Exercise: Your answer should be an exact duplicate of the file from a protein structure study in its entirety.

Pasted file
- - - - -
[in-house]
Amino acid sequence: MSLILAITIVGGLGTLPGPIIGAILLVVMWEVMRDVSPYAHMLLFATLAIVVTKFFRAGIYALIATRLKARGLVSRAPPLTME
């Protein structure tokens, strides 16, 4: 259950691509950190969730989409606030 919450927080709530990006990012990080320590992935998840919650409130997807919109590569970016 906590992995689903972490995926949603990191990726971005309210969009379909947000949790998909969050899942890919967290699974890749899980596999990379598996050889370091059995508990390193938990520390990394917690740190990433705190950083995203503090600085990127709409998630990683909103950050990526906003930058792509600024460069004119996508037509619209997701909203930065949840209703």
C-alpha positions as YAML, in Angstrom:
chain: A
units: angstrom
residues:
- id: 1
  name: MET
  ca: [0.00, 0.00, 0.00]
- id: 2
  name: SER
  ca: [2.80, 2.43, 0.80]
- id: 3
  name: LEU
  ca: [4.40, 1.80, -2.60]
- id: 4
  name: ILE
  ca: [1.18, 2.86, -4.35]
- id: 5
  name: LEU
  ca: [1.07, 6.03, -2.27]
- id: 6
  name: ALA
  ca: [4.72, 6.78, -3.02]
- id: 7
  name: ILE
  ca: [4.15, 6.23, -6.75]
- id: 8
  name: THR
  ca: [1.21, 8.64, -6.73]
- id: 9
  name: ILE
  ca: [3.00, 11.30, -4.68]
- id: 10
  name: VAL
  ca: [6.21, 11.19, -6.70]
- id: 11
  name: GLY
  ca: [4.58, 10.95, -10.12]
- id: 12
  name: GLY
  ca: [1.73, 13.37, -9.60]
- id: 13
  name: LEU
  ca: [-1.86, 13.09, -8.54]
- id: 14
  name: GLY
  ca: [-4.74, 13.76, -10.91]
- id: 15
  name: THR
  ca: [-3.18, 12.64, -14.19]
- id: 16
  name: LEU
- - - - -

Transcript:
[in-house]
Amino acid sequence: MSLILAITIVGGLGTLPGPIIGAILLVVMWEVMRDVSPYAHMLLFATLAIVVTKFFRAGIYALIATRLKARGLVSRAPPLTME
């Protein structure tokens, strides 16, 4: 259950691509950190969730989409606030 919450927080709530990006990012990080320590992935998840919650409130997807919109590569970016 906590992995689903972490995926949603990191990726971005309210969009379909947000949790998909969050899942890919967290699974890749899980596999990379598996050889370091059995508990390193938990520390990394917690740190990433705190950083995203503090600085990127709409998630990683909103950050990526906003930058792509600024460069004119996508037509619209997701909203930065949840209703």
C-alpha positions as YAML, in Angstrom:
chain: A
units: angstrom
residues:
- id: 1
  name: MET
  ca: [0.00, 0.00, 0.00]
- id: 2
  name: SER
  ca: [2.80, 2.43, 0.80]
- id: 3
  name: LEU
  ca: [4.40, 1.80, -2.60]
- id: 4
  name: ILE
  ca: [1.18, 2.86, -4.35]
- id: 5
  name: LEU
  ca: [1.07, 6.03, -2.27]
- id: 6
  name: ALA
  ca: [4.72, 6.78, -3.02]
- id: 7
  name: ILE
  ca: [4.15, 6.23, -6.75]
- id: 8
  name: THR
  ca: [1.21, 8.64, -6.73]
- id: 9
  name: ILE
  ca: [3.00, 11.30, -4.68]
- id: 10
  name: VAL
  ca: [6.21, 11.19, -6.70]
- id: 11
  name: GLY
  ca: [4.58, 10.95, -10.12]
- id: 12
  name: GLY
  ca: [1.73, 13.37, -9.60]
- id: 13
  name: LEU
  ca: [-1.86, 13.09, -8.54]
- id: 14
  name: GLY
  ca: [-4.74, 13.76, -10.91]
- id: 15
  name: THR
  ca: [-3.18, 12.64, -14.19]
- id: 16
  name: LEU